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Let's start with a retrospect on what you were talking about last time, which is a mere
thirteen years ago.
That's right. And I was interested that, in what I said last in '64 in that session,
that I recalled very well the difficulties that I had with Punch [Arthur Ochs Sulzberger] in
the spring of '64 over the supersonic transport problem. What it really involved was
whether or not the Times should support the development, which involved federal funds,
the development of the supersonic, and Punch was very strongly for it. I was extremely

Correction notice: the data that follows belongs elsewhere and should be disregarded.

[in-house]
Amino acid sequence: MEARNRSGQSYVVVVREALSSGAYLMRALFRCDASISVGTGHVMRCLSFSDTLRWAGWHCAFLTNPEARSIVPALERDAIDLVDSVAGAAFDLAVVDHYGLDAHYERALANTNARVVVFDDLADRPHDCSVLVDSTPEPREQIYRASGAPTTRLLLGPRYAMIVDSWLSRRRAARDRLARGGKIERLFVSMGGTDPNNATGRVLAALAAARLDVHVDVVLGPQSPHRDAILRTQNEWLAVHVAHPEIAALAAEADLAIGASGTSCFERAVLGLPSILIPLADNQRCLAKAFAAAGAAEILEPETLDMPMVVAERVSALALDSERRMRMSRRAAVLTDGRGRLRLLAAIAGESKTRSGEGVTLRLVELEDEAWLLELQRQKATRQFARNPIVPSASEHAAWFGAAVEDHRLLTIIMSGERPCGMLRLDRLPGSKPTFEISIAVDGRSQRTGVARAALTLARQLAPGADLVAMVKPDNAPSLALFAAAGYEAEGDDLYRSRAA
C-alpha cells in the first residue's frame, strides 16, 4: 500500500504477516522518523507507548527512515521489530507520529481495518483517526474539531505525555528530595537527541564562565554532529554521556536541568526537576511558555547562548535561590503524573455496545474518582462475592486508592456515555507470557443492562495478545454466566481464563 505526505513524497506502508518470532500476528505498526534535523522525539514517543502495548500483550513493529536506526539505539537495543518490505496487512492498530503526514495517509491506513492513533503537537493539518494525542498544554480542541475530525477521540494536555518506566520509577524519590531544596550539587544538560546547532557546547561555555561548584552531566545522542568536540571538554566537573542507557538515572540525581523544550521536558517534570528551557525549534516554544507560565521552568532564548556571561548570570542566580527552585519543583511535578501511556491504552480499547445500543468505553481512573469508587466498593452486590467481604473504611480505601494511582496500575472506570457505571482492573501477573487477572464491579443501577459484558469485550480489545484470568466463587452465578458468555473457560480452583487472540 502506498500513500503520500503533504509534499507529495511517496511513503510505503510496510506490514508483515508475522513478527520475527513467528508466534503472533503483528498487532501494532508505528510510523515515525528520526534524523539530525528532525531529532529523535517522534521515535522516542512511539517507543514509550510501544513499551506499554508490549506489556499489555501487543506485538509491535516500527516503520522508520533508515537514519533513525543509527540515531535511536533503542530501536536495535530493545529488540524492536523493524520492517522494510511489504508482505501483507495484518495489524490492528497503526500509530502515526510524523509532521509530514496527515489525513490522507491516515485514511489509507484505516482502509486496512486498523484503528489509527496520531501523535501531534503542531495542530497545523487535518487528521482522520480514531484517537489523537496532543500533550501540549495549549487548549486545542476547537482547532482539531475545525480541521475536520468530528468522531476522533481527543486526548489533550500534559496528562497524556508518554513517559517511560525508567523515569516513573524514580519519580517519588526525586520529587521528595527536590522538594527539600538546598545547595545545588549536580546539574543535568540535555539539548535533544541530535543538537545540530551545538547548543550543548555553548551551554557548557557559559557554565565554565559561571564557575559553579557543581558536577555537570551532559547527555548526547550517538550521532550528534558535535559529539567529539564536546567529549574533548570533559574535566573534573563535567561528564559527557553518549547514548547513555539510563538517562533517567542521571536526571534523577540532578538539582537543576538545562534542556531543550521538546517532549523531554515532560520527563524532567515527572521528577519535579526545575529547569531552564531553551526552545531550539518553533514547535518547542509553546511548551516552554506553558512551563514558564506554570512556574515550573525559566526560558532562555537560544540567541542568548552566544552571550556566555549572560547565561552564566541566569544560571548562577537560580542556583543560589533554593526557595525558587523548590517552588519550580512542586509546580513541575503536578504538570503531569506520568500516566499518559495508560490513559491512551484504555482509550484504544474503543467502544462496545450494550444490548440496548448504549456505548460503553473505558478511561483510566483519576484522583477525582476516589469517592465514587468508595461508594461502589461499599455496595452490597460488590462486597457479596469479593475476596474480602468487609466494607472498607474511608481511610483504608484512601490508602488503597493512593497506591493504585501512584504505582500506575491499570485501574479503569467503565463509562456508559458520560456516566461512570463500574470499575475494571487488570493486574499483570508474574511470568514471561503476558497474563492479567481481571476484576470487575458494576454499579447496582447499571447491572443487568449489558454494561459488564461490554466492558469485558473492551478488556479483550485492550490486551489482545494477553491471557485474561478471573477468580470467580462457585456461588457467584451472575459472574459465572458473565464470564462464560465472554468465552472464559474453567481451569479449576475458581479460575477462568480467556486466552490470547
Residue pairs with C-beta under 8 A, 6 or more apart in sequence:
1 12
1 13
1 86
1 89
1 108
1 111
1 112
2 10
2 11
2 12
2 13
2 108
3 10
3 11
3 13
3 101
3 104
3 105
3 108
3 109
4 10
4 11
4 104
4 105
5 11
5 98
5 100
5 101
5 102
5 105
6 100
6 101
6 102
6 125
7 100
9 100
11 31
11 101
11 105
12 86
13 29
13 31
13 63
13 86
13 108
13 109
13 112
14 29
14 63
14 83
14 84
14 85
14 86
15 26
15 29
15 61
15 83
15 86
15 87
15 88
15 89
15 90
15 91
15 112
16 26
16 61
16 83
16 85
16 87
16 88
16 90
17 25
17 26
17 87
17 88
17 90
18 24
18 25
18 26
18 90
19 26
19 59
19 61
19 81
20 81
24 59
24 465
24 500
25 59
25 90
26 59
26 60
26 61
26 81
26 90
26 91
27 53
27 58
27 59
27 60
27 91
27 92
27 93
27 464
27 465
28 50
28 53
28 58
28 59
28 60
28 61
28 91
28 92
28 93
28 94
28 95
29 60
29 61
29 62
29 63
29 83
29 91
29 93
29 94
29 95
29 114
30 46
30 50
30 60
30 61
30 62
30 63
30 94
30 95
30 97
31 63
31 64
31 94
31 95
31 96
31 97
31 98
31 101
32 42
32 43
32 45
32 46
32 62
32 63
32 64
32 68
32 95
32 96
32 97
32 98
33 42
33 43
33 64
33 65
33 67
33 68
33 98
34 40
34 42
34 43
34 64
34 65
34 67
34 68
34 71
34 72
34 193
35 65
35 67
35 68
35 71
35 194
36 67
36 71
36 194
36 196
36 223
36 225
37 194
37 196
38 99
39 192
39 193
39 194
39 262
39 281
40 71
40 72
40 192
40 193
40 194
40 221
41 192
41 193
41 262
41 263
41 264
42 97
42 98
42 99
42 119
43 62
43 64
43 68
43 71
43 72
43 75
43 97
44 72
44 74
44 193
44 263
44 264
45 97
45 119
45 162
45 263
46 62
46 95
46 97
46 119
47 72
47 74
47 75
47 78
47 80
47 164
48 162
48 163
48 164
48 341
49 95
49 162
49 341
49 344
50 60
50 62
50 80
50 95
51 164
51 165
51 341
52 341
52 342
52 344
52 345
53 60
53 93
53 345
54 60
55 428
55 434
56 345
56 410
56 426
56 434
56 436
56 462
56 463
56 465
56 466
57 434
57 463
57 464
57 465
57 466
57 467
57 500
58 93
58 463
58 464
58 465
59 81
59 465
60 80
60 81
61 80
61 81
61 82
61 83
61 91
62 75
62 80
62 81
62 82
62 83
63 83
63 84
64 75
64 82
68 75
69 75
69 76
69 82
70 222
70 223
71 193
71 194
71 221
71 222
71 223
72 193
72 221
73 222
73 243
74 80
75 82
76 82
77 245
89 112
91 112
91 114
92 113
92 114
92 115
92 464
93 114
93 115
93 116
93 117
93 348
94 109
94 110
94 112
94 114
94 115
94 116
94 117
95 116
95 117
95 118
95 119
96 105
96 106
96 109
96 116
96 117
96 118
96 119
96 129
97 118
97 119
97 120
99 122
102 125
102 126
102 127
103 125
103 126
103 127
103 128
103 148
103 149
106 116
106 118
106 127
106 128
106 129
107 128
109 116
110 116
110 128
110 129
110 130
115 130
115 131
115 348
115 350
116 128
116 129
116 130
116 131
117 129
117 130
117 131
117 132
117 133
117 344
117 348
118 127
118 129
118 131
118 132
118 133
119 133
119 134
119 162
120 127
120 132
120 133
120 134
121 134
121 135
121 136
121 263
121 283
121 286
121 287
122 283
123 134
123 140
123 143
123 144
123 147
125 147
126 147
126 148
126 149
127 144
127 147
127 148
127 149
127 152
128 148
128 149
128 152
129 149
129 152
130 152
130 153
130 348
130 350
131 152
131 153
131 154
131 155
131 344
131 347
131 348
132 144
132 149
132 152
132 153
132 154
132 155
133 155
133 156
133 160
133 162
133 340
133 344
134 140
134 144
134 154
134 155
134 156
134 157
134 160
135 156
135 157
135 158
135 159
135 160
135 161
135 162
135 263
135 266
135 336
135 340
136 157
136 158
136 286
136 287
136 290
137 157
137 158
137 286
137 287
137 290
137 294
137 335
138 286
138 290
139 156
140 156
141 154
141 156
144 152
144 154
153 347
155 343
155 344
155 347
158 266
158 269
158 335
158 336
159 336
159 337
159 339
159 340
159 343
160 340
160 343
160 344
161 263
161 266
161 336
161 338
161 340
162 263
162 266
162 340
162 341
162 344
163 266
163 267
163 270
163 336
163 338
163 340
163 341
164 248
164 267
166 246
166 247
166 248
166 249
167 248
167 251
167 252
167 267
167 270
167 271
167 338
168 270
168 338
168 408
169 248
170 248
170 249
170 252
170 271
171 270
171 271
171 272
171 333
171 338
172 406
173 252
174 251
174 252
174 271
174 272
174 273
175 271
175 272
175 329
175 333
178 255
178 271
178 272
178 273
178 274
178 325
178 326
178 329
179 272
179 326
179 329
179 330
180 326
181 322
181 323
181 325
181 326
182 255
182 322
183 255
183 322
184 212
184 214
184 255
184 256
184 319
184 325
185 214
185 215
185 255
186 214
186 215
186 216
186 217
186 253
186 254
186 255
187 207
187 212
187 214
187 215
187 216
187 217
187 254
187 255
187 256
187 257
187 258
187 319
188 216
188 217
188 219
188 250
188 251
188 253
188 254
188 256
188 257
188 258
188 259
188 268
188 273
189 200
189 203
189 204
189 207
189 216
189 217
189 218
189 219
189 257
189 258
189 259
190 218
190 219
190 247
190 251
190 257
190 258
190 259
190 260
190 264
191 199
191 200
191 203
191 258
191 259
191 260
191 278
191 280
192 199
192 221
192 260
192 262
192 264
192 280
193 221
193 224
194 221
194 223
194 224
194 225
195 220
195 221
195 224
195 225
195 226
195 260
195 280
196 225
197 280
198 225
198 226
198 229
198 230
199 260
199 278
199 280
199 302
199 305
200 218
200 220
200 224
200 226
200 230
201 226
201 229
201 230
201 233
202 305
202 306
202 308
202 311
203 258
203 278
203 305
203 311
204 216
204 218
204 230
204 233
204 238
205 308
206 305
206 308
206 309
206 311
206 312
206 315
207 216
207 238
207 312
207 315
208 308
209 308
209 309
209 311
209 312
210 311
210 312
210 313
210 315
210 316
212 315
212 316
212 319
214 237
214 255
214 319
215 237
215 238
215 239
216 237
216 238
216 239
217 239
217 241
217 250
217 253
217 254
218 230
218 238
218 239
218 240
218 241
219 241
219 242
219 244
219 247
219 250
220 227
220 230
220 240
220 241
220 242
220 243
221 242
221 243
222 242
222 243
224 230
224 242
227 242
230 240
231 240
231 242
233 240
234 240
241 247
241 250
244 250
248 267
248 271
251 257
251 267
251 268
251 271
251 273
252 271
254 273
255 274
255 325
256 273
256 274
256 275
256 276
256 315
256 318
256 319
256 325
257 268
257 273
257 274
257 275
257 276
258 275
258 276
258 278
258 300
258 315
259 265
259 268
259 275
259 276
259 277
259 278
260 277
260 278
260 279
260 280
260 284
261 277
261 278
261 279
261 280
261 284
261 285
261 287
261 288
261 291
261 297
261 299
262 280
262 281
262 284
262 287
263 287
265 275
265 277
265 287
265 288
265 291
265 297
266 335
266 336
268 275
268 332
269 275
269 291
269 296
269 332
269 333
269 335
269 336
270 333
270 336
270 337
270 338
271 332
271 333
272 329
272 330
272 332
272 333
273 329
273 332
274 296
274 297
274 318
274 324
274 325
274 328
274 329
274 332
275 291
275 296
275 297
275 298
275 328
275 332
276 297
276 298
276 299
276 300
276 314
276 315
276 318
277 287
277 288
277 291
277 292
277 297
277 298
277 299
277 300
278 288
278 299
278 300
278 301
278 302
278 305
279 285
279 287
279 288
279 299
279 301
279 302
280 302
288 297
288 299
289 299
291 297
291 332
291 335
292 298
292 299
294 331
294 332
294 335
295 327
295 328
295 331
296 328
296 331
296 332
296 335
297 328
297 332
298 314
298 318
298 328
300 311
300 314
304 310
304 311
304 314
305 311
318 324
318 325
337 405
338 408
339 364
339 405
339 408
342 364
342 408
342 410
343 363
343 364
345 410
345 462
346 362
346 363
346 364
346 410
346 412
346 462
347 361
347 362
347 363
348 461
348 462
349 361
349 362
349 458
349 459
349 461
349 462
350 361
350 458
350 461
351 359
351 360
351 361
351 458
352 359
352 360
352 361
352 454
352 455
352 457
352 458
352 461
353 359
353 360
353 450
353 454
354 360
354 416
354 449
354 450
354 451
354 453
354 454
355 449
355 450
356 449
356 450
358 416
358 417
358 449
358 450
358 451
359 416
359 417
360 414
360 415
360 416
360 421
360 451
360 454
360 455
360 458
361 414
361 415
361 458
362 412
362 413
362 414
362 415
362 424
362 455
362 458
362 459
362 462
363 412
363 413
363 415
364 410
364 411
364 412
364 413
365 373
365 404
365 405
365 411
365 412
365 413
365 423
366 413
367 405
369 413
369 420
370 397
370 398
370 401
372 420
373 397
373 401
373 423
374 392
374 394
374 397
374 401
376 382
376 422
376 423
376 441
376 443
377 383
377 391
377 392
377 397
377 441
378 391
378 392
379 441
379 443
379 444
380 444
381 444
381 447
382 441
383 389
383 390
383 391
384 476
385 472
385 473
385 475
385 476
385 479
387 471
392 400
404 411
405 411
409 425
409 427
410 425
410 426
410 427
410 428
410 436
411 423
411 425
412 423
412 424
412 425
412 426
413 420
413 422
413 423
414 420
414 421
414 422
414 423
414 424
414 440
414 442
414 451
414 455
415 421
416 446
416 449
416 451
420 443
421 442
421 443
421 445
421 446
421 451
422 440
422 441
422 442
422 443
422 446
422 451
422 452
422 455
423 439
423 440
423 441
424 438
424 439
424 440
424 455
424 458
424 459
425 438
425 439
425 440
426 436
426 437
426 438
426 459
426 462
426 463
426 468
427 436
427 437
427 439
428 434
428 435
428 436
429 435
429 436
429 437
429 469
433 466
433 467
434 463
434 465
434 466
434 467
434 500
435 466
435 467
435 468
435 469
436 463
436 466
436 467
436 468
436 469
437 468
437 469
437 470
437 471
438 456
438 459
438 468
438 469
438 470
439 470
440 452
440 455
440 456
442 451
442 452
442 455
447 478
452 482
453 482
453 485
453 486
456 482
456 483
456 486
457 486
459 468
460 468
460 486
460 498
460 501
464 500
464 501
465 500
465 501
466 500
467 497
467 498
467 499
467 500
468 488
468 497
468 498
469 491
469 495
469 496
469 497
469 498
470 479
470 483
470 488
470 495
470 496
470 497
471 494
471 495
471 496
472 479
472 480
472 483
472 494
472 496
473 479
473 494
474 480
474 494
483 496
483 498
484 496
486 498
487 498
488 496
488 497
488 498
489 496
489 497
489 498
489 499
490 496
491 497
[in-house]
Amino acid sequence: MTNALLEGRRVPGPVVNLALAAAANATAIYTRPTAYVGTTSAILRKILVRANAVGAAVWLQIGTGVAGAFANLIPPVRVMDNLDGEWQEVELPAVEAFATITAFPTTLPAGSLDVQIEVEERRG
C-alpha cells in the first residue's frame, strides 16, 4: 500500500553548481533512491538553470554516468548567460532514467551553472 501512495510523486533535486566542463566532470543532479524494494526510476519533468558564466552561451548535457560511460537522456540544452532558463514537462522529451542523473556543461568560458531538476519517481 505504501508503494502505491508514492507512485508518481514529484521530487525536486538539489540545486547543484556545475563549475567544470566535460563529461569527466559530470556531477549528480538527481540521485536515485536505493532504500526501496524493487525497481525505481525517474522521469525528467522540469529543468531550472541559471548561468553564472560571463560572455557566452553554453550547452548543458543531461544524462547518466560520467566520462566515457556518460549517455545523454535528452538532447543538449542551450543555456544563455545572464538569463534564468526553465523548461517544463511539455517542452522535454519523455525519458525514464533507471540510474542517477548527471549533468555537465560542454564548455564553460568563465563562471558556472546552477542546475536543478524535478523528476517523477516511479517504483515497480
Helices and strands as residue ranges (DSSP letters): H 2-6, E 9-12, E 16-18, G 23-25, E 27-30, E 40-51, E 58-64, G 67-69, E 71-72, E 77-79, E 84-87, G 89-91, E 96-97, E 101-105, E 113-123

dubious about the wisdom of it, on environmental as well as general public policy grounds.
While I remember that we had difficulty over this, and I guess it was the first real problem
that we had, as between myself as editor and Punch as publisher, I did not recall, until I re-
read the transcript of the 1964 oral history that I'd given thirteen years ago, the apparent
severity of it. I really hadn't recalled that. And I notice that I felt that I was going through
a real crisis, even considering the possibility of resignation at that point. But then we
satisfactorily worked out a compromise on the issue, in which I was quite satisfied about.
So this was kind of a test, I guess.
In retrospect of the time, in retrospect, say, of 1965, you didn't think anything of it,
because you had come to a satisfactory resolution.
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